To Be Expected/At Least She Kept the Socks
I was a teenager in the 70s. Back in those days, it was all about the tanning. About baking in the sun until you burned to a crisp, because you had to burn before you tanned and to facilitate this, you'd spray yourself repeatedly with water or use oil, thus literally frying yourself. I can't remember how many burns I've had, although I remember one particularly bad one acquired in Las Vegas when I sat too long next to a pool. I still have scars on my legs from that. You can see where this is going, can't you? Repeated burning, plus tanning, combined with a very fair complexion and I'm a prime candidate for melanoma.
I had a large mole below my left knee. Along with two other, smaller moles, it created a neat sort of triangle, just below the scar from a long-ago surgery. I liked it – it was a little bit of balance in the middle of my leg. Part of me.
In October, I went to a dermatologist for mole check. Not the first time I've done that, but it was the first time that I wasn’t sent home with a clean bill of health. My balancing mole was "suspicious" and another, on my calf, "definitely something", he said with a decidedly laissez-faire air about him. Naturally, I was less sanguine about it all and asked nervously what might happen if it was indeed melanoma. "Ah, pshaw," he said and dismissed it with a wave of his hand, "melanoma is 99% curable" (which didn't help my nerves much, as I once knew someone who fell into the 1%). So, off I went to see a plastic surgeon, who didn’t think it was melanoma (agreeing with my inner voice, which was convinced I was fine and who here doesn’t trust their inner voice?), but the only way to find out for sure was to remove the offending parties, so in mid-December, she did.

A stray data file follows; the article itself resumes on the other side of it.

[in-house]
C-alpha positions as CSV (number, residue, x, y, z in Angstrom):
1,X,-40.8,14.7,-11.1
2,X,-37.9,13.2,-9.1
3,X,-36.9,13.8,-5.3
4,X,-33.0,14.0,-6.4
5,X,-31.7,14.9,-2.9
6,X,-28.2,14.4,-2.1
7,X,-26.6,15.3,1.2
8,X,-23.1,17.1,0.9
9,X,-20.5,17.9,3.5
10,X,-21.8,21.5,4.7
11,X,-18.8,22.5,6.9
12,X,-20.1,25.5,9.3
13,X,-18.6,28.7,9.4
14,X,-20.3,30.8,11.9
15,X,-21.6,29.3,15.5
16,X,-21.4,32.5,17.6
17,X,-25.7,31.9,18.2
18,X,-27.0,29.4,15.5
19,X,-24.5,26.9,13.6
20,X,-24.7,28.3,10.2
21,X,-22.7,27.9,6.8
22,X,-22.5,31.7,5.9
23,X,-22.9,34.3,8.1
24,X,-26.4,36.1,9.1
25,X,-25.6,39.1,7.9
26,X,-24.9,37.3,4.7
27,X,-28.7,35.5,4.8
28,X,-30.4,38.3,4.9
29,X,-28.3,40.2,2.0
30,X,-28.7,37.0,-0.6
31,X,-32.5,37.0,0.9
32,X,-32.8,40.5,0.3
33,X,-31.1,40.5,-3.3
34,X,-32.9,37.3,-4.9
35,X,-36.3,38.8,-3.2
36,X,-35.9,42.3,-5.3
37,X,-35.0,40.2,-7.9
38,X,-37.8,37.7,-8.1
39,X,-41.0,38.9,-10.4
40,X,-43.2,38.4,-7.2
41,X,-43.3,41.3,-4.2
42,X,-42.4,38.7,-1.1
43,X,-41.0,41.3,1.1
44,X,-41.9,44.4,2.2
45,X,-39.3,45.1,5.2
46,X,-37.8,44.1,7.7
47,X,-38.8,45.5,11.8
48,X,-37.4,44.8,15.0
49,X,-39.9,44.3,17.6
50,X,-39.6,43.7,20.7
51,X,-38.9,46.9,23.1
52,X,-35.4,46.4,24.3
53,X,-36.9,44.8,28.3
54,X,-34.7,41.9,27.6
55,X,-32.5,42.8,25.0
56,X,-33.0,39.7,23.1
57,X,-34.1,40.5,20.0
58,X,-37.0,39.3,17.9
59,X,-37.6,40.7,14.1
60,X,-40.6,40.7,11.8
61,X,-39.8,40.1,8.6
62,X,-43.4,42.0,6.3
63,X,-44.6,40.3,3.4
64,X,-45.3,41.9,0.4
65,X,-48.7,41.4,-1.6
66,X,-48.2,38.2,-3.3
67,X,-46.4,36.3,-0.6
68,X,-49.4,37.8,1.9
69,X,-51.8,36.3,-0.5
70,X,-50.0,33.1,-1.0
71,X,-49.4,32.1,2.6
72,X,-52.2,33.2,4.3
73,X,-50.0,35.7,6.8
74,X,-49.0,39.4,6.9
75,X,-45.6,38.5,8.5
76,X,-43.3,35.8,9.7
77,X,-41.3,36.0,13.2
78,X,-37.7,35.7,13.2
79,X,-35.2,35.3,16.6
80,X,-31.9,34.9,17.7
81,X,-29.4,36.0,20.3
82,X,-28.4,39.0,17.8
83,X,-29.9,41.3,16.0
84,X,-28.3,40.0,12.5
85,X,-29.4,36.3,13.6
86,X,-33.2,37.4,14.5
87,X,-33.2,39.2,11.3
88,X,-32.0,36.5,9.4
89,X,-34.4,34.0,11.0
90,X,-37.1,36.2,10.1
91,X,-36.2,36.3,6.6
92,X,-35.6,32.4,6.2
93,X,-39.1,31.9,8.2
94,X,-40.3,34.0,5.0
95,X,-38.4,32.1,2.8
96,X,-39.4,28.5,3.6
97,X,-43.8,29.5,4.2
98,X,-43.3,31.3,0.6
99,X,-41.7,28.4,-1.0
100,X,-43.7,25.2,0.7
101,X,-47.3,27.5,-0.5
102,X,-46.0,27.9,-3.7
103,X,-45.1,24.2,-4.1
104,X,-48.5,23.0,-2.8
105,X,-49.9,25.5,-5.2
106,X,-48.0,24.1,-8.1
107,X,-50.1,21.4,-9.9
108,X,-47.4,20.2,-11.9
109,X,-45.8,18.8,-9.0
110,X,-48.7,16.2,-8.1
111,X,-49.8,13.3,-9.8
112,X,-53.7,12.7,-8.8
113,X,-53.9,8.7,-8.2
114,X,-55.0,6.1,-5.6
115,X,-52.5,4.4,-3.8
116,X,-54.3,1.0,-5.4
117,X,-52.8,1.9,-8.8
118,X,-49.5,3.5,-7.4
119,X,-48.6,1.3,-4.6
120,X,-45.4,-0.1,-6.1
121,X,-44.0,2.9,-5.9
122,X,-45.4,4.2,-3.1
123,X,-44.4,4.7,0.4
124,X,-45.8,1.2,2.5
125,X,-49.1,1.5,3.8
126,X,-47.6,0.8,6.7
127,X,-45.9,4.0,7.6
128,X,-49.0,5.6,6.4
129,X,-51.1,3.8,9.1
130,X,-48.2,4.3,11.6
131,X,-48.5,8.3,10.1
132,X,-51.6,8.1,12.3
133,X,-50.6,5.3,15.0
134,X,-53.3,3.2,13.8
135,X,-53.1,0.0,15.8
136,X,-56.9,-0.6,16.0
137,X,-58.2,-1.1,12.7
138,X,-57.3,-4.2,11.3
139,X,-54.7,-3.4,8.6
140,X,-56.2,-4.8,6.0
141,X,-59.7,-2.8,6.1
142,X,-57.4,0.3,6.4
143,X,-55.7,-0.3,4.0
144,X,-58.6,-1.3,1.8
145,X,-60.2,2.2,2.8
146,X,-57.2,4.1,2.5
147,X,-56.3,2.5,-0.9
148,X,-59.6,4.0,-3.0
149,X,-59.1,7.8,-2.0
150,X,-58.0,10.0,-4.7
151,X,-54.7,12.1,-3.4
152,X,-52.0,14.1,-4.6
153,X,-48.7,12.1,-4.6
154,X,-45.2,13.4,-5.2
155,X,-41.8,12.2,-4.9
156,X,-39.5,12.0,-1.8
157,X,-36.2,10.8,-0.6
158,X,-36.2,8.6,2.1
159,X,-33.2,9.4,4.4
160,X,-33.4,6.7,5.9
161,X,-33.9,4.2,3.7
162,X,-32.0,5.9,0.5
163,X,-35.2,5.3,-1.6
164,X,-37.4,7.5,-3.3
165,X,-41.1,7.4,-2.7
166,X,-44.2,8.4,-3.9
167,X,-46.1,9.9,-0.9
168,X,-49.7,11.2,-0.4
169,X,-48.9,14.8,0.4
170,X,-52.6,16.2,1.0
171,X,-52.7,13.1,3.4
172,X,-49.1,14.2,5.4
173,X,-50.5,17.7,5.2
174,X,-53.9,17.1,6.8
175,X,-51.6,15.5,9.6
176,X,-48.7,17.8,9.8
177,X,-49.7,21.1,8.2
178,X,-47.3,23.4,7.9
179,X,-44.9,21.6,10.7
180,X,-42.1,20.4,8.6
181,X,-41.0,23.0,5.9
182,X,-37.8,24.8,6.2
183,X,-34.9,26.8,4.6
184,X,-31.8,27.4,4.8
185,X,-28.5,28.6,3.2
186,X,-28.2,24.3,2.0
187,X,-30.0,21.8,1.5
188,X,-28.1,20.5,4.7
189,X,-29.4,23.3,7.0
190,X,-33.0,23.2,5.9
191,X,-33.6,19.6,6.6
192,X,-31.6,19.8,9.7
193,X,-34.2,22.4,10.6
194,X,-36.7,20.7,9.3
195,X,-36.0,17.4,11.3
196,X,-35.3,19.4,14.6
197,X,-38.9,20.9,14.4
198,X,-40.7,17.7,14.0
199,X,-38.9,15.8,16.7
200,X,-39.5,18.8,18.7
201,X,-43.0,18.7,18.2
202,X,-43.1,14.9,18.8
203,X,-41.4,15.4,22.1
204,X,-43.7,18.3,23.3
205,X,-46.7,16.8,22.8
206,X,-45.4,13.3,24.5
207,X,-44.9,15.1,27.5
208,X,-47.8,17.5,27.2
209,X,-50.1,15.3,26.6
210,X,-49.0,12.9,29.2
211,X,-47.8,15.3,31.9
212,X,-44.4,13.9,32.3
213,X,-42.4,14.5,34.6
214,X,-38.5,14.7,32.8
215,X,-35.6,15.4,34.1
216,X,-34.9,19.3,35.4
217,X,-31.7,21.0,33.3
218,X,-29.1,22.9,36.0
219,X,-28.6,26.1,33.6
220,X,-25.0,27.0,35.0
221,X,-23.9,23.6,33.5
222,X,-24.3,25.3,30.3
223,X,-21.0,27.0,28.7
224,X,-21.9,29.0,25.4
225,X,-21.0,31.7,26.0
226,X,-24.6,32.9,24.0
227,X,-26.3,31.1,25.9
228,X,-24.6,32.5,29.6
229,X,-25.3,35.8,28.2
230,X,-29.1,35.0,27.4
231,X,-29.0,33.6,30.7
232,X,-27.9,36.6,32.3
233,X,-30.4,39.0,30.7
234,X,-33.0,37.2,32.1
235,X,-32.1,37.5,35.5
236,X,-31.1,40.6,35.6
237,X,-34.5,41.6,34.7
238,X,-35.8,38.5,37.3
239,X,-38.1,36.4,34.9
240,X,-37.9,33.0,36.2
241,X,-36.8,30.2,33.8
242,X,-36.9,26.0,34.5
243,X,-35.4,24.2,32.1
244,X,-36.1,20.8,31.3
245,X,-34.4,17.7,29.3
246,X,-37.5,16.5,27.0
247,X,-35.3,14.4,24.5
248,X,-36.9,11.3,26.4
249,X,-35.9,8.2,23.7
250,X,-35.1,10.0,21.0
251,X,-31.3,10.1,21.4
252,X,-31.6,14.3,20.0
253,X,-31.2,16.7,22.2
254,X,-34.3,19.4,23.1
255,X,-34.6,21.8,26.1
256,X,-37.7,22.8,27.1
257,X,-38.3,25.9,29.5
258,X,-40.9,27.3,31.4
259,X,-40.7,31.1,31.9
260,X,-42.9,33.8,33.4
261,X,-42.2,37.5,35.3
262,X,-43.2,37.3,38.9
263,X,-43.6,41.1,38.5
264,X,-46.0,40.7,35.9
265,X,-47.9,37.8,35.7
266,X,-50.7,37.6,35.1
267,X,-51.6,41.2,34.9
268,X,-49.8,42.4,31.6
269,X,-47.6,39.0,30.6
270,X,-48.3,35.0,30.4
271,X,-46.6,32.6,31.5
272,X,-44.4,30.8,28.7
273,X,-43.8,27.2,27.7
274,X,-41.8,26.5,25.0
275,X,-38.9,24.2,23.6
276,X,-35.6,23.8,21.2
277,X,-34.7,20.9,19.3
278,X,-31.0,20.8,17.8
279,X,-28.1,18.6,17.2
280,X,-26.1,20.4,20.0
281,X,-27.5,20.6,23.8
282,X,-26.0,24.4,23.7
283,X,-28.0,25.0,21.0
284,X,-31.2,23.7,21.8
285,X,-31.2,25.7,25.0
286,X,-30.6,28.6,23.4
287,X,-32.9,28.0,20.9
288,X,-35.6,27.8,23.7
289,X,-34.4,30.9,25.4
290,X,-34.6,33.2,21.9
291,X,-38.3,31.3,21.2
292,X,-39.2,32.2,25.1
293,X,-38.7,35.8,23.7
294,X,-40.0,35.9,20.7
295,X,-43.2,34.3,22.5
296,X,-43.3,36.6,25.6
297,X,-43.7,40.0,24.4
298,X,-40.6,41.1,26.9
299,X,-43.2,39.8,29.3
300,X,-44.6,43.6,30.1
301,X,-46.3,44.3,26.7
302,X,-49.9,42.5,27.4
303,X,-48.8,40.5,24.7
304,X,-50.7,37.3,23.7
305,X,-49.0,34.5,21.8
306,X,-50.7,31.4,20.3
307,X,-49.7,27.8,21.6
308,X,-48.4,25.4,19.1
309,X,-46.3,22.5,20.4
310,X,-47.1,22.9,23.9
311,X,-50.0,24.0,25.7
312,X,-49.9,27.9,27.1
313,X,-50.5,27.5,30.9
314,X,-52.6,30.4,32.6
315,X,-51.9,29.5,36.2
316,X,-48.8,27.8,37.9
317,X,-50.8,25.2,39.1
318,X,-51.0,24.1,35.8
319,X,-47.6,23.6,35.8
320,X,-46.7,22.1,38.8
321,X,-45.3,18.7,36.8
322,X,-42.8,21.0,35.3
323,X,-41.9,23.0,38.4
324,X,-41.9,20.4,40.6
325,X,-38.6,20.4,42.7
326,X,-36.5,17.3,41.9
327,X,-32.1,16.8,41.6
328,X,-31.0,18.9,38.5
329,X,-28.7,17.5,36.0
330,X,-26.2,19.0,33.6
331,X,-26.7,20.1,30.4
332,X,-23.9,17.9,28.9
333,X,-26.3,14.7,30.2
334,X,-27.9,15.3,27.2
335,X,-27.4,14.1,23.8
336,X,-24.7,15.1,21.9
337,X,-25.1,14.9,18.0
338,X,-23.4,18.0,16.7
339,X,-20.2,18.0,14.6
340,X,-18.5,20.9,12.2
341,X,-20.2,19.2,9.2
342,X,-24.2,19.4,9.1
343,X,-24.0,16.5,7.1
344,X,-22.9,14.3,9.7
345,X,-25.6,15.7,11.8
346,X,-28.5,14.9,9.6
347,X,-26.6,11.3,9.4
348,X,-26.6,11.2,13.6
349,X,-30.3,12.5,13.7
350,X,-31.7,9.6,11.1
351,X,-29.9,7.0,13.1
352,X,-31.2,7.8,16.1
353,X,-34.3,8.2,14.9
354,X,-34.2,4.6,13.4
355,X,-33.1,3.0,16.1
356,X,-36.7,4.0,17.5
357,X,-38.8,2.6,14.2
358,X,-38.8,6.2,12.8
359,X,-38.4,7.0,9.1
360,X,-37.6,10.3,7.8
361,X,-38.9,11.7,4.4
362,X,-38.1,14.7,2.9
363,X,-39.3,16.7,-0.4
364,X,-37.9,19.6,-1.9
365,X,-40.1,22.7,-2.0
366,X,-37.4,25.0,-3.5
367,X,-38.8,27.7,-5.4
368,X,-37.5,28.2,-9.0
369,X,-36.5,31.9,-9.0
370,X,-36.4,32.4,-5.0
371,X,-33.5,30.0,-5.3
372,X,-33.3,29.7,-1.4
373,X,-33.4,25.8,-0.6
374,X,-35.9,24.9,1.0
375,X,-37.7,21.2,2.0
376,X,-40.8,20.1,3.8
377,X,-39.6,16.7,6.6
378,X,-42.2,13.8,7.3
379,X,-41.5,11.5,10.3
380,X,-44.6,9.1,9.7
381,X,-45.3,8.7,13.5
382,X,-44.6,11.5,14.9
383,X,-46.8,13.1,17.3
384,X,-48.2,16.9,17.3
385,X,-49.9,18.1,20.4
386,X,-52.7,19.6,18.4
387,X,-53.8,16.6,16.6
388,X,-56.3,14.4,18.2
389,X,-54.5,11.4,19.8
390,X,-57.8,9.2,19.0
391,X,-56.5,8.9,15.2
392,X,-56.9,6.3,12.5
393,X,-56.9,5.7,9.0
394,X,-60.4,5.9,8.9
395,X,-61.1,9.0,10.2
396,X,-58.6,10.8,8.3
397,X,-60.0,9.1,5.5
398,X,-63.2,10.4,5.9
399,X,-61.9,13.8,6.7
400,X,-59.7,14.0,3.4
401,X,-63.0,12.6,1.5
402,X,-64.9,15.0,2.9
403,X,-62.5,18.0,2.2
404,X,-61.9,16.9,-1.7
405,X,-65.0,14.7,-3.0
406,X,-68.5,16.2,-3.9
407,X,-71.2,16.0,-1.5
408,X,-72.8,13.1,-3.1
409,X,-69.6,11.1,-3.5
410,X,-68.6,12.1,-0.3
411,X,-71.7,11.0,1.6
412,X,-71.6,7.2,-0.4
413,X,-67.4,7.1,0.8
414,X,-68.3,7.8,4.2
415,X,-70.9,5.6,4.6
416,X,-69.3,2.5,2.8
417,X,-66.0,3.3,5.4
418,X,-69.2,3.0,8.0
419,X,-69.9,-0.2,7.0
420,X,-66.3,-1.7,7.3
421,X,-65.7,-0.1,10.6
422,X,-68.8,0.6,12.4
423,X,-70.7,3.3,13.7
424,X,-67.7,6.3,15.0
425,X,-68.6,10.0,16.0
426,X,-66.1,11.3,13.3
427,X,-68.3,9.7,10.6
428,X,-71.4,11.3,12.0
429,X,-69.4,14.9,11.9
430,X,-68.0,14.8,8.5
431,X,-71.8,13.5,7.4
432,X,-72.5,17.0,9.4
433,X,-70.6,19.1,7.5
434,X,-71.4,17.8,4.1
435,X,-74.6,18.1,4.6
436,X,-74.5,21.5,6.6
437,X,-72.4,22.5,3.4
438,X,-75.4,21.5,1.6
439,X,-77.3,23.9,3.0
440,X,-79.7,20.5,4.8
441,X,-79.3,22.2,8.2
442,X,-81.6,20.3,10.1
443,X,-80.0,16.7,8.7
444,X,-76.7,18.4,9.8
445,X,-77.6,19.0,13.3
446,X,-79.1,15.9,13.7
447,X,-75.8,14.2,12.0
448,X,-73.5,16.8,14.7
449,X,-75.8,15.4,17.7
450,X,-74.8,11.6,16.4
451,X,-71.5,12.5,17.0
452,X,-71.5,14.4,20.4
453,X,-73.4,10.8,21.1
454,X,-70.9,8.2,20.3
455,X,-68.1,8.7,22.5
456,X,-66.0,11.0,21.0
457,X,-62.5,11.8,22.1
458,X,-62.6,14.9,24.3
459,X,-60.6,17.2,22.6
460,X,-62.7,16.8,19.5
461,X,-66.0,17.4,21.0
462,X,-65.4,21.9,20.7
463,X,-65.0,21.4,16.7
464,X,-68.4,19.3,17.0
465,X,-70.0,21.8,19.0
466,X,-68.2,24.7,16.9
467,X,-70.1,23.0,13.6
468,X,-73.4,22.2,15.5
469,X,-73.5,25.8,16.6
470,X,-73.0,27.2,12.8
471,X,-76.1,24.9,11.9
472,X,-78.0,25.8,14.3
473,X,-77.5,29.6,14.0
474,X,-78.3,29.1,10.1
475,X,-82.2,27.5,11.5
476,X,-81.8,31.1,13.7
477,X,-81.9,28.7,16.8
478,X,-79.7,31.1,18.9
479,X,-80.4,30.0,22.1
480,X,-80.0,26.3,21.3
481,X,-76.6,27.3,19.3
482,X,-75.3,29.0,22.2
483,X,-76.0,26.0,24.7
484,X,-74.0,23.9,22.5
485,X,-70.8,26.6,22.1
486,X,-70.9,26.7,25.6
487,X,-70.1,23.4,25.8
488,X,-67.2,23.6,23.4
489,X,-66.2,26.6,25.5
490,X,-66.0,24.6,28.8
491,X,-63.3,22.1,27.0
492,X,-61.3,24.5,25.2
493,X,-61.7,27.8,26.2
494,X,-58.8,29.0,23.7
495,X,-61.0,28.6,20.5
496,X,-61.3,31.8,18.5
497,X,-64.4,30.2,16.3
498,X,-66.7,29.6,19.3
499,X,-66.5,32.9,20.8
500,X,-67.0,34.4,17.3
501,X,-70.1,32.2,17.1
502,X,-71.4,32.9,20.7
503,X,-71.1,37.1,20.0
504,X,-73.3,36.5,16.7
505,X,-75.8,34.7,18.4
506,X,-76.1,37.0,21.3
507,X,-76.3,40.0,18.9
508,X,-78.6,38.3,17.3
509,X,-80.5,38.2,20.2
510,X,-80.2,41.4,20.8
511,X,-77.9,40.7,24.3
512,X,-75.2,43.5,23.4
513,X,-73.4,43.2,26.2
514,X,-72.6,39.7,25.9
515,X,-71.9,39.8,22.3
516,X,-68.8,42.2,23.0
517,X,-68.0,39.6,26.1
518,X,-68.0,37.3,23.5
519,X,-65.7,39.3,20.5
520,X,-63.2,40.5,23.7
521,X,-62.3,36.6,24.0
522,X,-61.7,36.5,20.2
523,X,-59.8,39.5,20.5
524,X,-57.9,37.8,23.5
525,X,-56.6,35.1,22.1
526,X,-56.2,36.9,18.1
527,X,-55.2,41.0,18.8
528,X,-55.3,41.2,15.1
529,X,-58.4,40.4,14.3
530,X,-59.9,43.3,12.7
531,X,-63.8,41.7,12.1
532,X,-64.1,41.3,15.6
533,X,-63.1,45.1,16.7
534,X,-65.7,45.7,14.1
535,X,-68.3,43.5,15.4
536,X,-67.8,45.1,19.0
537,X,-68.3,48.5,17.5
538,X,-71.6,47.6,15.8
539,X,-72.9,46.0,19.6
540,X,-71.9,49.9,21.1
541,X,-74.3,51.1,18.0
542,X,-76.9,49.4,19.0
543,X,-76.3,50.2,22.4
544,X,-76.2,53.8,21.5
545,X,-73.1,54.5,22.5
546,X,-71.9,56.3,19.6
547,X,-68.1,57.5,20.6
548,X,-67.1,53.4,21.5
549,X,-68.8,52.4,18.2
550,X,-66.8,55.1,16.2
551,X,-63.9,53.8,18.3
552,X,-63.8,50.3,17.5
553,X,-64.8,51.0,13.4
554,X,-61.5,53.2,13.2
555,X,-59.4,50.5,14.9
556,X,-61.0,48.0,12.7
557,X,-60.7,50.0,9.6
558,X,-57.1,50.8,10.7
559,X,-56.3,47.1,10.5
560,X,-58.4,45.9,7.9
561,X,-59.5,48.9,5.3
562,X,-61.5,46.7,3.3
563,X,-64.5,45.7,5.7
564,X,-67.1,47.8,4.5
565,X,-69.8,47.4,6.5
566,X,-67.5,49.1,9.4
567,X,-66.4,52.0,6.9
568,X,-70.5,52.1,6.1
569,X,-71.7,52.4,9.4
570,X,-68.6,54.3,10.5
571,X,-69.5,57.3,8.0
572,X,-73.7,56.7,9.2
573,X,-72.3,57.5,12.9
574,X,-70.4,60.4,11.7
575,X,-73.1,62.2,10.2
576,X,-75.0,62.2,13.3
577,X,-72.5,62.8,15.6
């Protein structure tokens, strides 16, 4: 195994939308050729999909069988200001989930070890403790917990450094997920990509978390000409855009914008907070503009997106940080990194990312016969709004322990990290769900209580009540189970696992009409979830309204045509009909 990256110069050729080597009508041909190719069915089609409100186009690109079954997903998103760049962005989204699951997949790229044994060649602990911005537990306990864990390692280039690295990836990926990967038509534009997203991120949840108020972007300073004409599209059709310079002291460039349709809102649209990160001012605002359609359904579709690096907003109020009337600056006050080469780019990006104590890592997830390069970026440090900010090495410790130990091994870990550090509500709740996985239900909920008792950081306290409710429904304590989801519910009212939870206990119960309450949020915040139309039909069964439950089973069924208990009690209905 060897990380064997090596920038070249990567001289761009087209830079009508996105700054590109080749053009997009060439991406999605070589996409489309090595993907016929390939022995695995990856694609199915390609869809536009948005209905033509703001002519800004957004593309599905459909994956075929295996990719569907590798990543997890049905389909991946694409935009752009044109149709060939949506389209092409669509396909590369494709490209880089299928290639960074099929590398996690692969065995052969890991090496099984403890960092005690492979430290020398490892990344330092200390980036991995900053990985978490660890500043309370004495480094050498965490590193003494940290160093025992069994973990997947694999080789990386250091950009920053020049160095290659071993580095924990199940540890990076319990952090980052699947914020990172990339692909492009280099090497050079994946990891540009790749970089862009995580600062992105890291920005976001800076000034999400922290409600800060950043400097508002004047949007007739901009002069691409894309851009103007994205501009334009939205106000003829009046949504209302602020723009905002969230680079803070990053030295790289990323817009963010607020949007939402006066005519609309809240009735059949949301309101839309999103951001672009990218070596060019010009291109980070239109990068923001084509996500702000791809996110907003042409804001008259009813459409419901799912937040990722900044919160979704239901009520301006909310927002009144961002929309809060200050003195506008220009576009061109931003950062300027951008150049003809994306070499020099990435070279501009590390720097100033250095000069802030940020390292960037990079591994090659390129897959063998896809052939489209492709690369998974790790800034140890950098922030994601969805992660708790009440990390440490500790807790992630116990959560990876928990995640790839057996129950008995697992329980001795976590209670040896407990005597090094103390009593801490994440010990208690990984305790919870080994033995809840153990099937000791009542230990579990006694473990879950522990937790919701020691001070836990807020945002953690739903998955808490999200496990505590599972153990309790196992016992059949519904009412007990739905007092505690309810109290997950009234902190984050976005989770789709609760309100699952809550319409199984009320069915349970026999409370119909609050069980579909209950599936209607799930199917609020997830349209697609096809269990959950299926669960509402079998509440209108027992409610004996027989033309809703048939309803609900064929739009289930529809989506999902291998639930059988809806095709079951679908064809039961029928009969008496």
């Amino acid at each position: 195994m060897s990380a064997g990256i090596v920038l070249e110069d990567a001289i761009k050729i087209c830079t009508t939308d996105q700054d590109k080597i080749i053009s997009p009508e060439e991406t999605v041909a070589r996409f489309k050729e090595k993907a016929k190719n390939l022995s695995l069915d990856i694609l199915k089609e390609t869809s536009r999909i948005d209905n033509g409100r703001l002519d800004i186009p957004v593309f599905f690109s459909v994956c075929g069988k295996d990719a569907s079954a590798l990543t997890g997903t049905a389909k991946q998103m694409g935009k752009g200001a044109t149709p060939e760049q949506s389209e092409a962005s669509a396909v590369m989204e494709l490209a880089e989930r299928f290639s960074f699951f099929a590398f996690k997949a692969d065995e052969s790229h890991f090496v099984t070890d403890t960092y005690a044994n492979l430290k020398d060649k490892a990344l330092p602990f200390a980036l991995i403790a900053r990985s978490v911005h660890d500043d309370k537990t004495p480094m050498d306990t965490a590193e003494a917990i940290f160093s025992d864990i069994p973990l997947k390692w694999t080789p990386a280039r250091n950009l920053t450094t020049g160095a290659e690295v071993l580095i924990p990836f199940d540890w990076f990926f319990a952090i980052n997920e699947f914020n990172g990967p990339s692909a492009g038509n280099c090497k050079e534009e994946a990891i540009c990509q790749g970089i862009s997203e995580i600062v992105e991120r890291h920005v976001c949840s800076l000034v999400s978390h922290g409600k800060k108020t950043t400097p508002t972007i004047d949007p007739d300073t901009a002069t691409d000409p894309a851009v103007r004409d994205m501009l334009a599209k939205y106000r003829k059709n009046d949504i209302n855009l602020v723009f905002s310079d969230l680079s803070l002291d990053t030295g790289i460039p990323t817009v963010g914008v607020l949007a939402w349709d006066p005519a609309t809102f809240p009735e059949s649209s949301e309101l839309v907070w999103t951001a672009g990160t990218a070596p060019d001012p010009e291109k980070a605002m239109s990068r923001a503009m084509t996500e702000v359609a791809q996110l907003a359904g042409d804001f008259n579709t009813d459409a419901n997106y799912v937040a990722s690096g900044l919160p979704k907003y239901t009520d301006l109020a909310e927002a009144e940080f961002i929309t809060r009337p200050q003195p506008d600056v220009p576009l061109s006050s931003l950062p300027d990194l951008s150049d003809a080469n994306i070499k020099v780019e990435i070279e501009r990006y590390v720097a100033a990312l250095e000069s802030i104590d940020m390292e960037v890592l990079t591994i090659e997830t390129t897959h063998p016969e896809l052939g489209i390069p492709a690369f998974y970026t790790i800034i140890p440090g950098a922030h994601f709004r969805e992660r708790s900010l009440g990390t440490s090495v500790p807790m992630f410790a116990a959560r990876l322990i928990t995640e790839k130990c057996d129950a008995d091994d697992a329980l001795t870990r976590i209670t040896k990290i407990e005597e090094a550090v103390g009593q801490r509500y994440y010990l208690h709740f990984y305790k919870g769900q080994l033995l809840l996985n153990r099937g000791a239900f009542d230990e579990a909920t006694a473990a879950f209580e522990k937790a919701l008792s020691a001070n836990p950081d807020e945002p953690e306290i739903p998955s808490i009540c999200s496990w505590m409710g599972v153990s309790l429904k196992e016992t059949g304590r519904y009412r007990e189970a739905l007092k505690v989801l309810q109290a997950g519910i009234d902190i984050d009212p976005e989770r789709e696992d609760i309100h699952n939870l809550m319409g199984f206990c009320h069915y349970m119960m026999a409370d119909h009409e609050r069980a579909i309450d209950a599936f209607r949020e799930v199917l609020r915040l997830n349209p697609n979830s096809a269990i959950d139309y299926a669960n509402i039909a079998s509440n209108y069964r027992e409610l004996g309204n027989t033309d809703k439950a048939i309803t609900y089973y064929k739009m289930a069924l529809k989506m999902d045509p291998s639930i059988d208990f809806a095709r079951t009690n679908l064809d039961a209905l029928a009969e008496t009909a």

I don't know what I expected - I have friends who have had moles removed and it was a quick slice, 1-2 stitches et voilà, they were done. I get in there and they tell me that the freezing will feel like a bee sting. Uh-huh. FROM A KILLER BEE! ON STEROIDS!! I discover, while my eyes start sweating, my hands are clutching the armrest and I hold my breath for a really long time, because if I hadn’t been, I’d have been swearing. Vociferously. And as you know, I try to maintain a ladylike exterior at all times.
And if you’re done snorting about that last comment, I’ll continue with my story...